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Turkey Travel Guide

Turkey just may be the ultimate holiday destination. In one thrilling, sun-kissed package tourists can discover perfect beaches, ancient ruins, epic religious sites, wonderful food, glorious scenery, and a warm welcome from the famously friendly local people.

Turkey includes tremendous variety in its vast borders: the west and east coast beach resorts offer pristine beaches and gorgeous turquoise-coloured waters, while to the west of the land are the rugged mountains of the Anatolian plateau, with its ancient cities and vibrant tribal cultures.

Turkey's variety is best experienced in the glorious city of Istanbul, straddling two continents across the Bosphorous, and with Ottoman mosques and palaces, Roman ruins and glorious Byzantine churches interspersed with cutting edge nightlife, retail stores and modern developments.

It's easy to get seduced by the picture perfect resorts of Oludeniz, Bodrum and Marmaris, but Turkey has plenty of other world-class attractions. Top draws include Cappadocia's famed rock-hewn houses and churches, set amid a lunar-esque landscape; Gallipoli, a emotionally moving WWI site; the astounding ancient cities of Ephesus and Pergammon; and the thermal waters of Pamukkale.

Turkey offers a curious and exciting mix of ancient and modern; east and west; secular and pious, and visitors seldom find one trip enough.

Best time to visit Turkey

Turkey is best visited during the periods April to June and September to October, when the weather is warm without being too hot, and the bulk of the summer tourist rush is over. Istanbul has mostly mild weather and can be visited year-round. The busiest times are July and August, in addition to early September. Bear in mind that during this time beaches and attractions are at their most crowded and prices at their highest.

What to see in Turkey

-The colour turquoise was named for the luscious blue-shaded ocean of the Turkish west coast.

-Visit ancient Troy, and get bonus views over the Dardanelles and the hills of Gallipoli.

-Ancient Ephesus ranks as one of the world's greatest historical sites and is a better preserved Roman ruin that any found in Italy.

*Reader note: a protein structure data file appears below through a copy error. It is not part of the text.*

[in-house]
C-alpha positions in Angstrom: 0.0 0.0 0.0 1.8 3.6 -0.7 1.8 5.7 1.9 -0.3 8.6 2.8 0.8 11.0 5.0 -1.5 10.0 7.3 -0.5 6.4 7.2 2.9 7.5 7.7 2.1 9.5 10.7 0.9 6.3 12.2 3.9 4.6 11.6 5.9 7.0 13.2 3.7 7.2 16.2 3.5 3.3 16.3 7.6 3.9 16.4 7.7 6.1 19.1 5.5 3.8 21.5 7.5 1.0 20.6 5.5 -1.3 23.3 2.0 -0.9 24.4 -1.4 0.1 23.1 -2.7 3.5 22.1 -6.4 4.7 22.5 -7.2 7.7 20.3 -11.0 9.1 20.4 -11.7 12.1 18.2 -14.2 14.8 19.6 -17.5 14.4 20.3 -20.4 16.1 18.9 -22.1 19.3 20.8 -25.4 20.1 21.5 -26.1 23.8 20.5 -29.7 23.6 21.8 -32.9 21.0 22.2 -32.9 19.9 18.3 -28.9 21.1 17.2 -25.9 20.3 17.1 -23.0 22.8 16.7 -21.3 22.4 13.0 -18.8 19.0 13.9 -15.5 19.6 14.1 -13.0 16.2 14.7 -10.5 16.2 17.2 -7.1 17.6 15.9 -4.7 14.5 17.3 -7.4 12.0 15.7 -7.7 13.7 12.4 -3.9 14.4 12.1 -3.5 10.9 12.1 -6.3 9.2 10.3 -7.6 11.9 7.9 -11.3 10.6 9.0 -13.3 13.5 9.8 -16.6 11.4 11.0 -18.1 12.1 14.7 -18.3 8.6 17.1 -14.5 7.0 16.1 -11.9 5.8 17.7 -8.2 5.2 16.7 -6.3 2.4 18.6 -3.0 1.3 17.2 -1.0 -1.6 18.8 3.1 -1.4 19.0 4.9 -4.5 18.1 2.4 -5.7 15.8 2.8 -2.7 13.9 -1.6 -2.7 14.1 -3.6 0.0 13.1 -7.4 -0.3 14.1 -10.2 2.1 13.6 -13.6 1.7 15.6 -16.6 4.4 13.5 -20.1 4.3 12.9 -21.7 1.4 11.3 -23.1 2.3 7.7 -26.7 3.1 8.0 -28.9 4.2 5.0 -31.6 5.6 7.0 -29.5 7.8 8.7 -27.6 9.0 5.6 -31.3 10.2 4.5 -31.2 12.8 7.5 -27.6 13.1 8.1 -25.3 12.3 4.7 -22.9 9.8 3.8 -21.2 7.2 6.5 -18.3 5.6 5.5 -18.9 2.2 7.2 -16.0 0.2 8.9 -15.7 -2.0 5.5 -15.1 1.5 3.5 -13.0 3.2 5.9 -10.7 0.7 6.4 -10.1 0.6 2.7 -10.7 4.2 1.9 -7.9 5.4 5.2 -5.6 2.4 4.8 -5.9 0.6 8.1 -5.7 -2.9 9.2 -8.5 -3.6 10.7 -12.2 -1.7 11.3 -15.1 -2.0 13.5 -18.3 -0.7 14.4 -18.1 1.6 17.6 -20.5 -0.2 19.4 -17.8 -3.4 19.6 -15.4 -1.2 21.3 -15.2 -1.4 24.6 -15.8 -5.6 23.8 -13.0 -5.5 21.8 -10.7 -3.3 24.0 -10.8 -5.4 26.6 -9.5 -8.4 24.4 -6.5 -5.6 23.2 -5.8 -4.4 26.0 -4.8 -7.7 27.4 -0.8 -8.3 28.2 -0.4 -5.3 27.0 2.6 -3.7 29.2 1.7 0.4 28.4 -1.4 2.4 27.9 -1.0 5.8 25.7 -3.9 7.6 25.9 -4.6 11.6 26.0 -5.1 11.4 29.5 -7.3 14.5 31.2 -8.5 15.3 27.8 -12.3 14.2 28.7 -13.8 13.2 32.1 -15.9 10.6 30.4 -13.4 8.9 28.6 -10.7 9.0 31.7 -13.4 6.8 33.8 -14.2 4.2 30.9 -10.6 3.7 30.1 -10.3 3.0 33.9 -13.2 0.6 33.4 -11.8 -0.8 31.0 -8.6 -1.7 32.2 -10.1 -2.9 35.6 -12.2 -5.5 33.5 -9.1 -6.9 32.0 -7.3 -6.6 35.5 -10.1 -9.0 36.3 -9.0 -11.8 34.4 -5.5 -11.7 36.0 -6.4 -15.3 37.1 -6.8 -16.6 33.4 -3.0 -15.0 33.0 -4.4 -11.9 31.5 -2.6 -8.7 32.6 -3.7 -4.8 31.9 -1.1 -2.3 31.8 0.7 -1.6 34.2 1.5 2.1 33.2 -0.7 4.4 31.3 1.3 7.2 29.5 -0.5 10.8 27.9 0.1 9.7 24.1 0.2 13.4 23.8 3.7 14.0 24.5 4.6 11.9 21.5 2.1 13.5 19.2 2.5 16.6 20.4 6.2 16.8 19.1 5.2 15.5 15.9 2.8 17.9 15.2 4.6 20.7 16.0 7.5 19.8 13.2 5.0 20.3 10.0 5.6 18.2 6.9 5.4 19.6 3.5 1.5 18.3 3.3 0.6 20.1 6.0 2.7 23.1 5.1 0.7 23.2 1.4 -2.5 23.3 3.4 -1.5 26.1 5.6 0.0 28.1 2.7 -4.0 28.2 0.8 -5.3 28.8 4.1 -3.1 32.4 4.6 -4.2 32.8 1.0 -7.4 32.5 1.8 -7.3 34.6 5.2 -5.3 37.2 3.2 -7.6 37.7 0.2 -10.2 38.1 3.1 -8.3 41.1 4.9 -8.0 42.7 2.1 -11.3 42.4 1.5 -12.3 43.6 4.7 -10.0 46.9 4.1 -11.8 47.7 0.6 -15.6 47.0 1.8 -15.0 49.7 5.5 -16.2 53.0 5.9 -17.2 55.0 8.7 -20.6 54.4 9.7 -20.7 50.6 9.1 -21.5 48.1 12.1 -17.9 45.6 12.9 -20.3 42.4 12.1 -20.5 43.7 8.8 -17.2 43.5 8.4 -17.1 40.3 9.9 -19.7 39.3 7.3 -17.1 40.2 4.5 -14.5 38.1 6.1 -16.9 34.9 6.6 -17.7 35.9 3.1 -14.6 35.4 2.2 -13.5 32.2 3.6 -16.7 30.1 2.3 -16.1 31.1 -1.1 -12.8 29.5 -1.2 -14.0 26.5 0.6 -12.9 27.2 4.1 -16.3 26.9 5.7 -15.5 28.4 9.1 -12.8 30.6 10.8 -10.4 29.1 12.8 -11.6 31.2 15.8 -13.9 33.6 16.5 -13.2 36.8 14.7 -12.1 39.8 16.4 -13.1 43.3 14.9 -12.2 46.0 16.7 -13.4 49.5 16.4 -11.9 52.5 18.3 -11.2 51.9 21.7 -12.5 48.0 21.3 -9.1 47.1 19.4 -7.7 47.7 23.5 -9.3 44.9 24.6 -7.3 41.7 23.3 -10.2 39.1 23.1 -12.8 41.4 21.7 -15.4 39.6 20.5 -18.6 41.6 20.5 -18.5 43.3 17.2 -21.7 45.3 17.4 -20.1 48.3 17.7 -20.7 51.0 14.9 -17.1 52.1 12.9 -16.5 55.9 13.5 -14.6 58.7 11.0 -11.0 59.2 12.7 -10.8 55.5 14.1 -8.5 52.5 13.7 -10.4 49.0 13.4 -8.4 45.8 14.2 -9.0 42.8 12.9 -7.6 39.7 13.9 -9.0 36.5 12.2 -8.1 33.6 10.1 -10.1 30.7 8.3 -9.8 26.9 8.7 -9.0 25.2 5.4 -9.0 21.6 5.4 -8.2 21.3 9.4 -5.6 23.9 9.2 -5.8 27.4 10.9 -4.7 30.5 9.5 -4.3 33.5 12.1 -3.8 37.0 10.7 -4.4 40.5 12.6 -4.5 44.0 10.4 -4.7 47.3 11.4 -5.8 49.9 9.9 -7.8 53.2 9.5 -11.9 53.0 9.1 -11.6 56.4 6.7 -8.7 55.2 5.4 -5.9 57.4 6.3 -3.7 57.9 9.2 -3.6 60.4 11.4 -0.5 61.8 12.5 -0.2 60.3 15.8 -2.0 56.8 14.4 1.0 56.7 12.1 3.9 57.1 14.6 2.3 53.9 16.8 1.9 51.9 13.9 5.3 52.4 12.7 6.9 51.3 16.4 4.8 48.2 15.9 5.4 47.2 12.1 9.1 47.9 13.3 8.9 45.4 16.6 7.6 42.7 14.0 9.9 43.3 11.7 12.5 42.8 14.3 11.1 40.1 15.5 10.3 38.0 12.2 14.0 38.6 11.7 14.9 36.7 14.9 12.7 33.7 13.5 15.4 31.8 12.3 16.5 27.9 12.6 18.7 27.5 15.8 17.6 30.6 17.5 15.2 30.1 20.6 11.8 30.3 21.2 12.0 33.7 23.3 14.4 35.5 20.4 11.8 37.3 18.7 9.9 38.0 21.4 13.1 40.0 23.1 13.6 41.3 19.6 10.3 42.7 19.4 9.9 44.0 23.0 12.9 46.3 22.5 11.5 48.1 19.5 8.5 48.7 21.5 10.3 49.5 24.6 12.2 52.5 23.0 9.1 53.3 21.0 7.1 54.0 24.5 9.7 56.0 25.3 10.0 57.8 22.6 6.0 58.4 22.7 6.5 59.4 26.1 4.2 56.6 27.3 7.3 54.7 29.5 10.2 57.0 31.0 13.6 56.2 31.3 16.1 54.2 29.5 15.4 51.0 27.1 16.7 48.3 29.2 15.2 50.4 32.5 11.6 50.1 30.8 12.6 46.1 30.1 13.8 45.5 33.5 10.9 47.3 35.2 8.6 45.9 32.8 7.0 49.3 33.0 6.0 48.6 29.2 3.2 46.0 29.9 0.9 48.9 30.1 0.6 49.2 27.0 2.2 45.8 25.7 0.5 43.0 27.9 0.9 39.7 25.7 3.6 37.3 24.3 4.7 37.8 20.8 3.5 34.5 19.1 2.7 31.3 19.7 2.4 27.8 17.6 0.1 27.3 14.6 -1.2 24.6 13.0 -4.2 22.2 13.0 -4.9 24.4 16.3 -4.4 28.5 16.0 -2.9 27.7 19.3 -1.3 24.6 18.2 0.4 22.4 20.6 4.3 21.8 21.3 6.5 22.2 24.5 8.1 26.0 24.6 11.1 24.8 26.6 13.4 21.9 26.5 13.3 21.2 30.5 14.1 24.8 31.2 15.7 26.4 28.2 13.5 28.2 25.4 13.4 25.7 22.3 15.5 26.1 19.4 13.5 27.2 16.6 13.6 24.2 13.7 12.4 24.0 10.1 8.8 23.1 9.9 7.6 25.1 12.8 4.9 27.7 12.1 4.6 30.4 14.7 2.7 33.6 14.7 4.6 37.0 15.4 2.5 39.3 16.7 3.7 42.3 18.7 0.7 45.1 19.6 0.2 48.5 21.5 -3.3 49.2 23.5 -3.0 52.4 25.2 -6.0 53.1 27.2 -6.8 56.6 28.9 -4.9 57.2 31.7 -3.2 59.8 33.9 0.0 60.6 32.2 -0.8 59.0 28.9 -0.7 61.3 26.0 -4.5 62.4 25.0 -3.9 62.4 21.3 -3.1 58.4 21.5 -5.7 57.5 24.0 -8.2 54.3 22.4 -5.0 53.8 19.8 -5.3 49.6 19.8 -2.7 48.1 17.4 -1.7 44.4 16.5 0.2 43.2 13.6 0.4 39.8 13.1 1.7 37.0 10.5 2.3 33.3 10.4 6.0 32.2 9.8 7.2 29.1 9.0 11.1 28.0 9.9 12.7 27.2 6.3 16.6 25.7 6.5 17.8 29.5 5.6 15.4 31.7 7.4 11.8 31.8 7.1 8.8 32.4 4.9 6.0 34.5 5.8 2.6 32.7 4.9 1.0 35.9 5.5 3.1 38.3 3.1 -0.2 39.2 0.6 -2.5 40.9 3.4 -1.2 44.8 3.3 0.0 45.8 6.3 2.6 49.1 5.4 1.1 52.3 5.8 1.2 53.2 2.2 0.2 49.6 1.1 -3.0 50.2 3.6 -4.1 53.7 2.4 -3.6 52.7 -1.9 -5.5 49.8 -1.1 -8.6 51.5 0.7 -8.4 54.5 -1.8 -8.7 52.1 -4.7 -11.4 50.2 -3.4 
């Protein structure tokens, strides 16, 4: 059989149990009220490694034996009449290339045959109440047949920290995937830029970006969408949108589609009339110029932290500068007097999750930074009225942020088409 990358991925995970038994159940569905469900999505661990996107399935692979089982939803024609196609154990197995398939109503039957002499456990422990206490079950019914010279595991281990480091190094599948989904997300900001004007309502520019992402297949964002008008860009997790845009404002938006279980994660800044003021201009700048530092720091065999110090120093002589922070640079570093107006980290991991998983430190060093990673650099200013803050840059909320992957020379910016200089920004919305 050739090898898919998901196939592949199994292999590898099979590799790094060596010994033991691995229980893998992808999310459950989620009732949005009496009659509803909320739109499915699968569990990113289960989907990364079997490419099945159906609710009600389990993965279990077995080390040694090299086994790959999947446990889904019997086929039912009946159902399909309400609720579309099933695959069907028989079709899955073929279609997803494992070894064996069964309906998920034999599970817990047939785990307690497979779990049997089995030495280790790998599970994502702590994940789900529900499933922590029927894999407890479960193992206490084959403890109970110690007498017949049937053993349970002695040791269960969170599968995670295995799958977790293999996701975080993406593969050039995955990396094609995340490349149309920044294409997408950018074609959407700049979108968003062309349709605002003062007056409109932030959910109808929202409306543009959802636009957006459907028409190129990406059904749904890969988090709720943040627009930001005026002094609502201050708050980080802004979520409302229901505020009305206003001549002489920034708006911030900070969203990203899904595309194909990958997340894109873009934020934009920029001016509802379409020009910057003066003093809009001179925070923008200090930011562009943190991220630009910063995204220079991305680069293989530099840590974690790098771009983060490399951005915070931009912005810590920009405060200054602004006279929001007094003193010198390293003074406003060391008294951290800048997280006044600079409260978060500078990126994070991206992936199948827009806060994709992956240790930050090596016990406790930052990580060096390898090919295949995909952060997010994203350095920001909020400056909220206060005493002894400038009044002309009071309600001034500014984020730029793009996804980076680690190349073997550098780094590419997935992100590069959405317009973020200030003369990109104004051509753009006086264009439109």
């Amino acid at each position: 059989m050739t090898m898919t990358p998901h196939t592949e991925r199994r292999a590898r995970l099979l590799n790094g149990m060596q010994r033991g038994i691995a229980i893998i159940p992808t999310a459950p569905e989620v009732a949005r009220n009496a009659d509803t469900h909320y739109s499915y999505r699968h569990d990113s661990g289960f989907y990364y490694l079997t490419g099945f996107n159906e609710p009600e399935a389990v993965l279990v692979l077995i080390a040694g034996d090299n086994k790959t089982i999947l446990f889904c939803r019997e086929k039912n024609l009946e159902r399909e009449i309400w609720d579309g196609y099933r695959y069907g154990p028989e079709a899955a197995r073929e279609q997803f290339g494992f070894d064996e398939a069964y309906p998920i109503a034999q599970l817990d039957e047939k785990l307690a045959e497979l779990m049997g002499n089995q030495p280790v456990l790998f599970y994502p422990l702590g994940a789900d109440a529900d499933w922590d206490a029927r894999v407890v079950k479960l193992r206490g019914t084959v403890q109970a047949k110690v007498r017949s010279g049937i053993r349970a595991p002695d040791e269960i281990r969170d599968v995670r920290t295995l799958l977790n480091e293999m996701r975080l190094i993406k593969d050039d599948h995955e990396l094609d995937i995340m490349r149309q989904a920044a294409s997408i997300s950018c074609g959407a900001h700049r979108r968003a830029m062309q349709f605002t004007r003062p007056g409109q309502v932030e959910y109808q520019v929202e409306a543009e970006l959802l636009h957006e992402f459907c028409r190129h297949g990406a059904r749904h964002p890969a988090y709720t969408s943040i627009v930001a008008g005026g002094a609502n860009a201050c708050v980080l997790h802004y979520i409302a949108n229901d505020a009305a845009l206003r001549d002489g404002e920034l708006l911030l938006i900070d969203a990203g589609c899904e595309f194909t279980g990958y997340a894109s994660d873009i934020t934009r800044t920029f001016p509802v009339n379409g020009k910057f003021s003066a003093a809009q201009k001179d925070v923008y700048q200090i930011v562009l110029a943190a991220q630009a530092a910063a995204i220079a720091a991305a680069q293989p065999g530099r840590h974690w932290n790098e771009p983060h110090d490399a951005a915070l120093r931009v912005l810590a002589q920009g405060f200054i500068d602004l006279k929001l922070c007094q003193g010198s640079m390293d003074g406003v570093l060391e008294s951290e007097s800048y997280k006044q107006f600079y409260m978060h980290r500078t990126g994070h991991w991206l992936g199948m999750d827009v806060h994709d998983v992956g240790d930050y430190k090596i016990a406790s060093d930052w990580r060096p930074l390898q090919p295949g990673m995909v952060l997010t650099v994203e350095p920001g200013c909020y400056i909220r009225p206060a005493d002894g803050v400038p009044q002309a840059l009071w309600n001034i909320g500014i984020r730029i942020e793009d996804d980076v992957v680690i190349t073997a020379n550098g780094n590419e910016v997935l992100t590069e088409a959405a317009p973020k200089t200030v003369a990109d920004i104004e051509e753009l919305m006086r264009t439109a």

-The Blue Mosque is a global symbol of Istanbul and is famed for its elegant dome and minarets.

-Explore the riches of Topkapi Palace Museum in Istanbul; then buy some treasures of your own at the famed Grand Bazaar.

What to do in Turkey

-Go hot-air ballooning over Cappadocia's unique landscape at sunset.

-Visit the 'land of beautiful horses' and give horseback riding a try.

-Taste kebab, kofta, and strong coffee in a traditional cafe.

-Try yachting along the Turkish Riviera.

Holiday Resorts in Turkey

Turkey has many popular resorts for sun-seekers looking for the perfect beach holiday. Each resort has its own character, varying from lively nightlife to laidback and secluded, and from singles' heaven to family-friendly holiday.

Getting to Turkey

There are direct, cheap flights to Turkey from most European hubs, including multiple, daily departures from London and US eastern seaboard airports.


Novelists, Orhan Pamuk and Jenny White. Agatha Christie's Murder on the Orient Express.


Midnight Express (1978), Topkapi (1964), Gallipoli (1981), and Murder on the Orient Express (1974).


Shish kebabs, pide, meze platters, and dolmades.


Raki (an anise-flavoured spirit), strong Turkish coffee, and sahlep (a hot and creamy winter beverage).

What to buy

Turkish carpets and kilims, inlaid woodcrafts, shisha pipes, and ceramic tiles.

What to pack

A jumper or light jacket is useful for the evenings. Clothes are particularly good value in Turkey so leave some room in the suitcase and stock up before returning home.

What's on in Turkey

Experience cutting edge contemporary art Contemporary Istanbul. Witness or particpate in the Bosphorous Swim.

Did you know?

-The world's first church is St. Peter's found in Antioch (Antakya).

-The town of Harran has been continuously inhabited for 6000 years.

-Istanbul is located on two continents.

A final word

Turkey is a fascinating, beguiling country which bridges a gap between Europe and the Middle East. It is bursting at the seams with historical riches, natural beauty, and sunny beaches.


Turkish is the official language, but English is widely understood in the main tourist areas.


The official currency is the Turkish lira (TRY), which is divided into 100 kurus. Currency can be exchanged at banks, exchange booths, post offices, airports, and ferry ports. Travellers should note that banks have the worst rates but will exchange lesser known foreign currencies. Banks open mainly Monday to Friday, but some are open daily in tourist areas. Major credit cards are widely accepted; the most popular are Visa or MasterCard, but American Express is also accepted in some areas. Some hotels in the most popular destinations accept US dollars as payment.


220 volts AC, 50Hz. The European two-pin plug is standard.


Tipping is a way of life in Turkey and it is customary to give some small change for most services, or a small percent of the bill. In bigger hotels and restaurants if a service charge is not added to the bill, it is customary to tip between 10 and 15 percent. For taxi fares it is enough to round up the bill. Attendants at Turkish baths expect to share between 10 to 20 percent of the total bill if service has been good.


Street crime is low, but visitors should guard their valuables at all times. They should also avoid any public demonstrations and remember that many parts of Turkey lie on a major seismic fault line and are subject to earthquakes and tremors. As in many Western countries, there is a threat from terrorism in Turkey and there have been a number of incidents, including explosions in Istanbul, the capital Ankara, and in the coastal tourist resorts. The Istanbul Ataturk International Airport has been the most recent target. There are also continuing incidents of local terrorism in eastern Turkey, particularly the southeast.